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Macau Daily Times: Land rights key in increasing forests
As seen on Macau Daily Times
May 31, 2012
Elaine Kurtenbach, Shanghai
Ensuring that forest dwellers have rights over their land is vital for slowing the deforestation that may be causing up to a fifth of the world's emissions of greenhouse gases, according to a report released yesterday.
The report by the Washington-based NGO Rights and Resources Initiative is aimed at encouraging next month's U.N. summit in Rio de Janeiro to tackle the politically contentious issue of land reforms.
RRI says studies in China, India and Brazil show local residents must have a say over how forests are used to ensure sustainability.
China has made significant progress in restoring its forest cover while also allowing residents to make a living from plantations, forest products and tourism, the RRI report says.
In southwestern China's Tengchong area, local communities are allowed to vote on whether to manage the forests collectively, much as they would traditionally, or to manage sections individually.
Reforms like those have aided replanting, increasing China's forest cover by 1.6 percent in 2000-2010. India saw a 0.5 percent increase, while all other Asian countries saw no change, or declines.
"In Asia, most governments continue to deny local land rights and to promote economic activities that result in deforestation. Forests in the region are being depleted, communities are losing their homelands, and corruption is common," the RRI report says.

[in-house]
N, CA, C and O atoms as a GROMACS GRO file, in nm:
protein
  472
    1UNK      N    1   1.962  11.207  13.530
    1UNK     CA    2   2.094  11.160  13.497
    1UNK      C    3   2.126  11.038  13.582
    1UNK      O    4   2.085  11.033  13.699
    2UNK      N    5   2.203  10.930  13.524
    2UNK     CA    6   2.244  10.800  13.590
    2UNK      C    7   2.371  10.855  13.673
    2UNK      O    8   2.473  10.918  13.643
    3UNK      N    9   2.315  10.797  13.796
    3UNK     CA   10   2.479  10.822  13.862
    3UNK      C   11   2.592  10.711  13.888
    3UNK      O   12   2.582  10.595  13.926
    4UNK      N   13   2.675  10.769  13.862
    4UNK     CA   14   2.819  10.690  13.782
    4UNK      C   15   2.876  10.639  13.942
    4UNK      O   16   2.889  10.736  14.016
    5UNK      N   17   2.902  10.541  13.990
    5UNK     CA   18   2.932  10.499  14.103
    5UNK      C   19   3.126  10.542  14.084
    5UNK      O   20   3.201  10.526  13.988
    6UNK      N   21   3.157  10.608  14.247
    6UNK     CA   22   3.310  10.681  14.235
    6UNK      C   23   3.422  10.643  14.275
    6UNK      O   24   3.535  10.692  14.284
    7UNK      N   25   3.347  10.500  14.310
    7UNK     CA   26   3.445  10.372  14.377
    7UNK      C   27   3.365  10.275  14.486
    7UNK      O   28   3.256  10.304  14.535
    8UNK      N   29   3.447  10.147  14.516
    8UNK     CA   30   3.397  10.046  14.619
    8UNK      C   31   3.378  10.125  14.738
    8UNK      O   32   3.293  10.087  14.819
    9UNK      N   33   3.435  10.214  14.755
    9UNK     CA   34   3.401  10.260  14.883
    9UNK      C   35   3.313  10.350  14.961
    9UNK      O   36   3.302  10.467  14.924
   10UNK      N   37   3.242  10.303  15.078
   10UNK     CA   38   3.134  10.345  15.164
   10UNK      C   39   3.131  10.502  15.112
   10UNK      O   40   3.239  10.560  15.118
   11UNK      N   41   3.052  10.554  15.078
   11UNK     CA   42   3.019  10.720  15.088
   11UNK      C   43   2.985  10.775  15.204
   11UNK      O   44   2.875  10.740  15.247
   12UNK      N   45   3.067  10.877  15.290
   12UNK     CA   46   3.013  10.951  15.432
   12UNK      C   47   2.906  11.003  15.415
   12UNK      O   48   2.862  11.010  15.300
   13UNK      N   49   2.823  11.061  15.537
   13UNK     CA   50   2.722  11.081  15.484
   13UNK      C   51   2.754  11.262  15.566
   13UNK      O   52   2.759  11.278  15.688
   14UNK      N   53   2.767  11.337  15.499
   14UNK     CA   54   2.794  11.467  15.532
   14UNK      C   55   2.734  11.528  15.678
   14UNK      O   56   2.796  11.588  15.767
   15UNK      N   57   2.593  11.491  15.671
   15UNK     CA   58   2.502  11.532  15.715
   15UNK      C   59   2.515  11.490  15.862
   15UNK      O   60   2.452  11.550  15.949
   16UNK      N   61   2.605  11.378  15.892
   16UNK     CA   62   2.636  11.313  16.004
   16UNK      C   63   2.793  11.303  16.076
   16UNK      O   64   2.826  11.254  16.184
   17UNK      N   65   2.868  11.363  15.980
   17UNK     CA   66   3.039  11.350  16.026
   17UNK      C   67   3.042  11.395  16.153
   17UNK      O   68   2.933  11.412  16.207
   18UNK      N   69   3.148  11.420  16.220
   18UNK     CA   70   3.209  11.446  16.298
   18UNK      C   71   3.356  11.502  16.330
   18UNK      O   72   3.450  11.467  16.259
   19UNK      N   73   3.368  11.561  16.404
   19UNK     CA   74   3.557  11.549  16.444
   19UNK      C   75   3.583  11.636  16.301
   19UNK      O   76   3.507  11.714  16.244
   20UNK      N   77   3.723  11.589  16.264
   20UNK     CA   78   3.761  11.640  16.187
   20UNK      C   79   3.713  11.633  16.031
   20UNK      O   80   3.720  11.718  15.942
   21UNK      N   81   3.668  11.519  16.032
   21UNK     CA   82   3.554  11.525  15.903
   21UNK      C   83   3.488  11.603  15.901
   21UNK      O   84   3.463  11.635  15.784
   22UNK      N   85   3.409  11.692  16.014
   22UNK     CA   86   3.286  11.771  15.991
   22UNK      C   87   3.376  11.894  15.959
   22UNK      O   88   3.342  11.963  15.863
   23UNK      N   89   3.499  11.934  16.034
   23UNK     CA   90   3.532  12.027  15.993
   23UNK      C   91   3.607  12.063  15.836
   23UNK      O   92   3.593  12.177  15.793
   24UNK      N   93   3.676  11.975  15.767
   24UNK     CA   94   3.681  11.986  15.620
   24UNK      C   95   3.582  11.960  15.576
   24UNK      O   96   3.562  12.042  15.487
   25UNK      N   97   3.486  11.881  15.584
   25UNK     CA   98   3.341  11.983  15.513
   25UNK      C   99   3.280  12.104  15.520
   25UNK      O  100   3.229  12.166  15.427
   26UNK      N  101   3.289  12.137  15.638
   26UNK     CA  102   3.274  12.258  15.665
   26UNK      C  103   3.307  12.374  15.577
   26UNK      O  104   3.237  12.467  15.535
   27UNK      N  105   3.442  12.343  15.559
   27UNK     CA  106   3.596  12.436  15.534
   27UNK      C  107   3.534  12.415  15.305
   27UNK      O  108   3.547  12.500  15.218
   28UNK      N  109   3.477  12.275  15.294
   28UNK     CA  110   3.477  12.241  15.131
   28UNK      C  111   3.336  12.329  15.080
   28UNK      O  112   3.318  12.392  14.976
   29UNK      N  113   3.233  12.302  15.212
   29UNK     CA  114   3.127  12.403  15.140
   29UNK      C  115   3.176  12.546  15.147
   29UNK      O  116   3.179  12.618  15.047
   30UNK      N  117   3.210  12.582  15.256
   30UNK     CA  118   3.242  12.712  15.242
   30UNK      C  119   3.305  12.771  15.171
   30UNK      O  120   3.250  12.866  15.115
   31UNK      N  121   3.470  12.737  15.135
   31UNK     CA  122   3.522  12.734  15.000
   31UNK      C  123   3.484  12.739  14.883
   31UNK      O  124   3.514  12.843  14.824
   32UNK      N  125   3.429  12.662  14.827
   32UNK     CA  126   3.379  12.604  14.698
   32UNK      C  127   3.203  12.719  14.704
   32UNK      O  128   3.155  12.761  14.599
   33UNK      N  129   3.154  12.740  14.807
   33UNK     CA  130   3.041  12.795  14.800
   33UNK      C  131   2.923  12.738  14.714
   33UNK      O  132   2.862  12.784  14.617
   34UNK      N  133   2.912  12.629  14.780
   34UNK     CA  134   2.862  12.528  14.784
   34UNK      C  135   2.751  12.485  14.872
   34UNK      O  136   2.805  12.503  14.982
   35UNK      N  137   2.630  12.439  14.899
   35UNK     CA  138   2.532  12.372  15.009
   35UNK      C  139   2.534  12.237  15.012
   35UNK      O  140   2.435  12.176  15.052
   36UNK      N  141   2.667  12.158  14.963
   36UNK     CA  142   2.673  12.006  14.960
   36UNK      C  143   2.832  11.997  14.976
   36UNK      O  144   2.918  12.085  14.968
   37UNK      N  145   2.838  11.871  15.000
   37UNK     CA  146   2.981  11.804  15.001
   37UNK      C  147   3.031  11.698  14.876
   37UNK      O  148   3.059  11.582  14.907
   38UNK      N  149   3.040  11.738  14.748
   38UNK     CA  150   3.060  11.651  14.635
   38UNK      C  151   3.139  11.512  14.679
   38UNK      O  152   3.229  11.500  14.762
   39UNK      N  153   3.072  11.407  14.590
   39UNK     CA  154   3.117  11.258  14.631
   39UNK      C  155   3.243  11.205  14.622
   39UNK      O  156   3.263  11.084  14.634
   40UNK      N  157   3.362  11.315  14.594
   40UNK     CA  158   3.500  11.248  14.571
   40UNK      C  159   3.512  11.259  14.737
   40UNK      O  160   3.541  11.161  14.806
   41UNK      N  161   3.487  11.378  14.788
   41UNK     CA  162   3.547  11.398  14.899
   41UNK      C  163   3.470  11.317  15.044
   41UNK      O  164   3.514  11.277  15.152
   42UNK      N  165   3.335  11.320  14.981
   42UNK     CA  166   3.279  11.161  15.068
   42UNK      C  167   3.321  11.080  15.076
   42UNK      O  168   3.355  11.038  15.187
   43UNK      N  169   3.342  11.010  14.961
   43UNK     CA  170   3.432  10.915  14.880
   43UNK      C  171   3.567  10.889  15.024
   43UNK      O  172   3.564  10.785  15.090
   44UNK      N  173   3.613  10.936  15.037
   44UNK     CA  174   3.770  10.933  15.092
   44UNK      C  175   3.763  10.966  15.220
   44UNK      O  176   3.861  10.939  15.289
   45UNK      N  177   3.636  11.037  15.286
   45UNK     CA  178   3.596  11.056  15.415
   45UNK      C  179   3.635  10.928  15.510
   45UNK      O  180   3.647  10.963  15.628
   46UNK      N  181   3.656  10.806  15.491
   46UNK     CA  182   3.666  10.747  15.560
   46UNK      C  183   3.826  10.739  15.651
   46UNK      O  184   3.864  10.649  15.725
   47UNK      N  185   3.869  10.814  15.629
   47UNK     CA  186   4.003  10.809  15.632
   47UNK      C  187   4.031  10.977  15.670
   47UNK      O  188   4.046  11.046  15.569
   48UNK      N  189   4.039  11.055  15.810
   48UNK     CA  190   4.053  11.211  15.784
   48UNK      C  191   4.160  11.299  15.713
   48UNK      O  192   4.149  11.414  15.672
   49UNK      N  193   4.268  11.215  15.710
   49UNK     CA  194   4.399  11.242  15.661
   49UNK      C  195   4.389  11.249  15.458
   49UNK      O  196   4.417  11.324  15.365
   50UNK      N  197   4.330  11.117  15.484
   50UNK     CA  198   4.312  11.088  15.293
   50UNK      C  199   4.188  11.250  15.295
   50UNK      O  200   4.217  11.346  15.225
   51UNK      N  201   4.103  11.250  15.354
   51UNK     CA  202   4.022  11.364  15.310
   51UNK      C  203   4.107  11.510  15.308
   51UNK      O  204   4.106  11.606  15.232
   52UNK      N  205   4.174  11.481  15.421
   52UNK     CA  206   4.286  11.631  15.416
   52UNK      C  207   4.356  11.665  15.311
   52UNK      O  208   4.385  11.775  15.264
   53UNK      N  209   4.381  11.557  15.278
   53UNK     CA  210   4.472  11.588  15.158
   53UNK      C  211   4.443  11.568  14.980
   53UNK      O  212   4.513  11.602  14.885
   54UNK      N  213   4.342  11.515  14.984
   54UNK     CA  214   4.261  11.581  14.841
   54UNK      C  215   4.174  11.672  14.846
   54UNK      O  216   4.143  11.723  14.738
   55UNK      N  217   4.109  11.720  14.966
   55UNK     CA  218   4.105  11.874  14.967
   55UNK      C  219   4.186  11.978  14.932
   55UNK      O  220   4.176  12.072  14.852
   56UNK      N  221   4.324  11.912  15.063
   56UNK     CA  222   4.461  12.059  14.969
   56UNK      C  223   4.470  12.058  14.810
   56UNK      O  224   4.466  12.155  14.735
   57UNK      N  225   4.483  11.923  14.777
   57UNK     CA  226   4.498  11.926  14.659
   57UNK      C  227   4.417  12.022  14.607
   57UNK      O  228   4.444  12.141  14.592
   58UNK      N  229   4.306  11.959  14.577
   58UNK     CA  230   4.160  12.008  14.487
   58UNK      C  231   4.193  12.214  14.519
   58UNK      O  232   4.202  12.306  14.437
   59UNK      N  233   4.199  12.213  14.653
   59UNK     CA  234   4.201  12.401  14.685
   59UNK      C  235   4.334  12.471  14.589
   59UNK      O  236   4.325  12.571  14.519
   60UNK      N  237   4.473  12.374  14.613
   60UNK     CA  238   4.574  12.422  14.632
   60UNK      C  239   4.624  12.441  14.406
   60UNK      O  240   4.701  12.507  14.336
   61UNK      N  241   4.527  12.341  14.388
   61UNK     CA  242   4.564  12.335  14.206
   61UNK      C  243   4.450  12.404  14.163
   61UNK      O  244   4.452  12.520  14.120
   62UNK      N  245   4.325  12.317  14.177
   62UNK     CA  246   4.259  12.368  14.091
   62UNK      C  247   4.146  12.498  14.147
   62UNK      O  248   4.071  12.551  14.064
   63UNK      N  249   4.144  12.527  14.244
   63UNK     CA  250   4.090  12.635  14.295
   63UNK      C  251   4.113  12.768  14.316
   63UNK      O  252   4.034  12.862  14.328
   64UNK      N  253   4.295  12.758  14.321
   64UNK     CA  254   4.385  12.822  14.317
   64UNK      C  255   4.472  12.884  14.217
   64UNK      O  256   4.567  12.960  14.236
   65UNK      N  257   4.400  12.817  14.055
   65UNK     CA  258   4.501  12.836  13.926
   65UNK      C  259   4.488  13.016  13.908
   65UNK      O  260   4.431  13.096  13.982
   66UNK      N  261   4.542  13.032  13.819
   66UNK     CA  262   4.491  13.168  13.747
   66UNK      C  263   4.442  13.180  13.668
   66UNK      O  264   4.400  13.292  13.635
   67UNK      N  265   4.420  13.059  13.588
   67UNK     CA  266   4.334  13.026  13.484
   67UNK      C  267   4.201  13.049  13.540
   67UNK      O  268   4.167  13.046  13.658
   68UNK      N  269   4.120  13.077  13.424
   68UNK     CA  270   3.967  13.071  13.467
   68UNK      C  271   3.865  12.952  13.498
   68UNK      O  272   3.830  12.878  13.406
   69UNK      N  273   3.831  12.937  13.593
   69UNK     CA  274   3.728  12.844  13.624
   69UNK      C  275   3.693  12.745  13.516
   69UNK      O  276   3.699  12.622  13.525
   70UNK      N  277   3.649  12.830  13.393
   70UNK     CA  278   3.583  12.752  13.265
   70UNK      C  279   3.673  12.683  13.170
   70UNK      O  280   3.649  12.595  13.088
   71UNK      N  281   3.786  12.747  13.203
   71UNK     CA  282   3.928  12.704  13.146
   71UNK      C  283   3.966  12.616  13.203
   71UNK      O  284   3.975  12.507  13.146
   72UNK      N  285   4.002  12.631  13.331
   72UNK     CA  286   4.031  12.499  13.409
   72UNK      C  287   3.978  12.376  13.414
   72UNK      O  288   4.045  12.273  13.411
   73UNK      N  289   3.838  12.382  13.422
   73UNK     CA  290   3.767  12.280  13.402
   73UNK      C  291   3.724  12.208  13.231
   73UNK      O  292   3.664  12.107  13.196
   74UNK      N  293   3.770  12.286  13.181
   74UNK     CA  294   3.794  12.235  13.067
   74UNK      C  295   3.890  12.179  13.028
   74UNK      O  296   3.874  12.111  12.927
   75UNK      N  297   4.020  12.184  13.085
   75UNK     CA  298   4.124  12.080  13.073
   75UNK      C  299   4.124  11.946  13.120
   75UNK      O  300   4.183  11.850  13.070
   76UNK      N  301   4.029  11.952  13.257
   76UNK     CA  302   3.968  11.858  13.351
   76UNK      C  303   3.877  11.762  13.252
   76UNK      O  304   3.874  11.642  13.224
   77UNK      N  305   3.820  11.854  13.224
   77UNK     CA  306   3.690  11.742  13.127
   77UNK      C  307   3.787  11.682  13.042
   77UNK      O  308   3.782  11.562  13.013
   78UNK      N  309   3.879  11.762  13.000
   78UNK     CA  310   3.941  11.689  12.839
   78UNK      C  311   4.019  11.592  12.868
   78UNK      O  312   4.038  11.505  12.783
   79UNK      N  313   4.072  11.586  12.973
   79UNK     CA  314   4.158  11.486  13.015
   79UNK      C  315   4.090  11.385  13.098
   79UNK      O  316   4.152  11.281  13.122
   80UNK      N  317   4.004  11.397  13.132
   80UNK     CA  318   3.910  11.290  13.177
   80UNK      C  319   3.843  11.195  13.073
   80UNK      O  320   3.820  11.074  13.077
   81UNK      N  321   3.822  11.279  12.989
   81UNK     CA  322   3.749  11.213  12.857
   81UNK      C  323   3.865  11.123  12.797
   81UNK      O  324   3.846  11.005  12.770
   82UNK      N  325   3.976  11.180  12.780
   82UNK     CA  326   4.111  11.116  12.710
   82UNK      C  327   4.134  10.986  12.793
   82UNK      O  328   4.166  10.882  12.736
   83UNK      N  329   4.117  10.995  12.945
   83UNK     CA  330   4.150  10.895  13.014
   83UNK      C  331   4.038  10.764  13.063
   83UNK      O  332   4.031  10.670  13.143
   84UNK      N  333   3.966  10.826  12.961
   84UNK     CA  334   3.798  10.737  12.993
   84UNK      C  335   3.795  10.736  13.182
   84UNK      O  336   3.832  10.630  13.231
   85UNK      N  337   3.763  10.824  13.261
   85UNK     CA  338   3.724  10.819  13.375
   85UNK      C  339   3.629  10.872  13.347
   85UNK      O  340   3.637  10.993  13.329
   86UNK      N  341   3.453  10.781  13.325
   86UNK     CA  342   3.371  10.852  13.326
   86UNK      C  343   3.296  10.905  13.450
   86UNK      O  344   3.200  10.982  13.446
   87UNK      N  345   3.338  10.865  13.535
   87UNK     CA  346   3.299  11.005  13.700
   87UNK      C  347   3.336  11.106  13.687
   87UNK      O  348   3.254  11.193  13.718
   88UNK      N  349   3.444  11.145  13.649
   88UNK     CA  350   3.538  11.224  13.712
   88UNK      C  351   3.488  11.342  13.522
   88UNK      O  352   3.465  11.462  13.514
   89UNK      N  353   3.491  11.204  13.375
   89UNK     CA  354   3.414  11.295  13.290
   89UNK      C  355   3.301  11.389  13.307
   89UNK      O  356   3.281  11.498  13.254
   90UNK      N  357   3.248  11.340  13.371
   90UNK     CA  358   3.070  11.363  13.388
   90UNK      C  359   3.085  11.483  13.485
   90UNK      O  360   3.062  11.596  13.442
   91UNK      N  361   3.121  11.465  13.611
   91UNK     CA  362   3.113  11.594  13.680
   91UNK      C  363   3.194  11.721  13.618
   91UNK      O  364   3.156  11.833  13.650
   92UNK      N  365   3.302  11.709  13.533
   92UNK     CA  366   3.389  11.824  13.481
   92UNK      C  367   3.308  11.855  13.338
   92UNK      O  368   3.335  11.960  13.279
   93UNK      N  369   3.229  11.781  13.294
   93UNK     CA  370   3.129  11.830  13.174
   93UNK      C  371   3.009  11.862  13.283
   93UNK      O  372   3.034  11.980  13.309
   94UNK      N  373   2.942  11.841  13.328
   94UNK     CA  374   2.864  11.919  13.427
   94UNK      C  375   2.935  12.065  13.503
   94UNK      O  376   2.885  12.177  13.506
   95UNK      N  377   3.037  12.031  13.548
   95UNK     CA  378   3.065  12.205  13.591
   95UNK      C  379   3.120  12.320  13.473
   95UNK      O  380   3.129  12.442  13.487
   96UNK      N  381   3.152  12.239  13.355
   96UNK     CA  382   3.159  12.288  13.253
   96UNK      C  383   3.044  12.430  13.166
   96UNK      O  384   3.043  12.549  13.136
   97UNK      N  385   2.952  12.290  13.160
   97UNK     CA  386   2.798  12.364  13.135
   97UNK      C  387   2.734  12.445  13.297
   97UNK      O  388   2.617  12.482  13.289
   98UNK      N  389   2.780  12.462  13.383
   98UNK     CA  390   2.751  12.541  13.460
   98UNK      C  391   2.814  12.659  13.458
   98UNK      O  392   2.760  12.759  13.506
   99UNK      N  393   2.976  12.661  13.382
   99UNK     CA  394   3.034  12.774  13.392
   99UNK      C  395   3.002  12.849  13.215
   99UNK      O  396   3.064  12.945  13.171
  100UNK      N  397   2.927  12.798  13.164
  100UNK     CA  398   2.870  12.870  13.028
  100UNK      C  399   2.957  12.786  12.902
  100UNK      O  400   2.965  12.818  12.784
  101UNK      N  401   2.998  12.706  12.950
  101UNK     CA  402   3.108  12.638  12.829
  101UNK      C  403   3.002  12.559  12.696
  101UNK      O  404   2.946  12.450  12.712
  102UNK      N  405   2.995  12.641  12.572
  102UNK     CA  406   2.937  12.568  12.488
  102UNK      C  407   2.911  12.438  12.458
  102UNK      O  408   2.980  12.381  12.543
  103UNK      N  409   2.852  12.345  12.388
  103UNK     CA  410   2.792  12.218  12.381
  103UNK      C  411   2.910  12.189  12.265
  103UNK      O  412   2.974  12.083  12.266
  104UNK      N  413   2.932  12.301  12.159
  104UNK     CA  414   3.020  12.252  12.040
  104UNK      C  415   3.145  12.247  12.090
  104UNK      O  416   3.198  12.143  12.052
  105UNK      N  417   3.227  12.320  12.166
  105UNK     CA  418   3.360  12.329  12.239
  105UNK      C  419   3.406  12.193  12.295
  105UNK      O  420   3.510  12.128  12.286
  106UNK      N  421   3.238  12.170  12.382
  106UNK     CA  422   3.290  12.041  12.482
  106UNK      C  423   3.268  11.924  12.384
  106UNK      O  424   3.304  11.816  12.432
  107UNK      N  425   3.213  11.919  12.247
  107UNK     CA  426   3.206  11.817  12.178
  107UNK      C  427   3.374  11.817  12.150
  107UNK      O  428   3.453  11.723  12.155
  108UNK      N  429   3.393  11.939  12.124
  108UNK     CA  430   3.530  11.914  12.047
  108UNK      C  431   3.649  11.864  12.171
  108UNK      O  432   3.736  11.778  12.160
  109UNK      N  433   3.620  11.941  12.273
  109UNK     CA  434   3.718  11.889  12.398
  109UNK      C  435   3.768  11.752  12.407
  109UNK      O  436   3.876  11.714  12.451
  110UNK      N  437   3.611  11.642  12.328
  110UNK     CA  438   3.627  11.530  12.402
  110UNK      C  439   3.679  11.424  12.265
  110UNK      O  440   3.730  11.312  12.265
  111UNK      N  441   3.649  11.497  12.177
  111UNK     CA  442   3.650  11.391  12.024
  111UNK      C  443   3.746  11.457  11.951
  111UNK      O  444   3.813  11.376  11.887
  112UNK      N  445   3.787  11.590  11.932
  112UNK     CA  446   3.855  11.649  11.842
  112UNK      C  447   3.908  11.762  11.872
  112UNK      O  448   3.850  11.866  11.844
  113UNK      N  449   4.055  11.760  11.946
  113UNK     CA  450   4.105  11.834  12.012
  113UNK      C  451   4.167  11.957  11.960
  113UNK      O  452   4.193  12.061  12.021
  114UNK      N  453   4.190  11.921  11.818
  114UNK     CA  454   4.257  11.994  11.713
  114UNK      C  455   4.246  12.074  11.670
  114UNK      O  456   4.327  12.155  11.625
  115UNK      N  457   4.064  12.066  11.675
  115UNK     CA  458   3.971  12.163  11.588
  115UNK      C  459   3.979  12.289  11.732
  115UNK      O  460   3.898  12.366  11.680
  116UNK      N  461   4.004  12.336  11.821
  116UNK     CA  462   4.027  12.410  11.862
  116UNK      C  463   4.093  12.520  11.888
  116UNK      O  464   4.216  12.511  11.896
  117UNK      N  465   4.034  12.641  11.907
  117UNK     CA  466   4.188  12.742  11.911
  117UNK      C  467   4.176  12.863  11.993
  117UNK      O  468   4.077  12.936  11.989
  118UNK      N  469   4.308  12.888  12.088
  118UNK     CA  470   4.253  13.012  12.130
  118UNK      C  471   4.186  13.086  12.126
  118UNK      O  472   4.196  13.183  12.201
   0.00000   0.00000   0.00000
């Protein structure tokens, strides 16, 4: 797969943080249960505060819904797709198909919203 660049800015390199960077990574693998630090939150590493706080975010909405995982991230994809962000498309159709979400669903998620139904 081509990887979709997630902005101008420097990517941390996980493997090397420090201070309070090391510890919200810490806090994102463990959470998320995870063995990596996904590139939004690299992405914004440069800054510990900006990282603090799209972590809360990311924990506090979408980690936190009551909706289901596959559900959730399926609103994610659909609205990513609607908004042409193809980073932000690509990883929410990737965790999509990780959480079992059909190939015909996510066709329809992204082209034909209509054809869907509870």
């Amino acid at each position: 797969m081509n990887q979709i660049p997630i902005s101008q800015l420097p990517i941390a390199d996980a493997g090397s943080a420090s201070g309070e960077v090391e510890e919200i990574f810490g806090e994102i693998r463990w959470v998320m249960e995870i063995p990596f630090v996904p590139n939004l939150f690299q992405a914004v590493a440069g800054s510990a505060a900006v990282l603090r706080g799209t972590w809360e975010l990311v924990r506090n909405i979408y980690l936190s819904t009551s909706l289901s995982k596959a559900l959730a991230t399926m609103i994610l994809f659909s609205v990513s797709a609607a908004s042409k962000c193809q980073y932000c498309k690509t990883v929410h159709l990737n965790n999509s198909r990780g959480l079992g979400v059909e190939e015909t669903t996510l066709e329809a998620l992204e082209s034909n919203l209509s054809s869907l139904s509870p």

Without reforms to protect local residents' rights, the problems will only grow worse, says Andy White, a coordinator with RRI.
Conservation groups are pushing for the Rio gathering to include the issue of land rights.
Among their priorities is the REDD program — for Reduction of Emissions from Deforestation and Forest Degradation, a global program that provides funds to countries seeking to cut emissions through good forest governance, protecting biodiversity and the rights of indigenous peoples.
The aim is to provide incentives to leave forests standing, in many cases retraining people whose livelihoods are linked to the forest — or its destruction.
Land use rights remain a touchy topic, especially in China, where land grabs often provoke public protests. Local officials barred RRI from taking journalists to see the projects it has backed in Tengchong, the district surrounding Houqiao.
Posted By David Robeck at 11:37am on June 01, 2012
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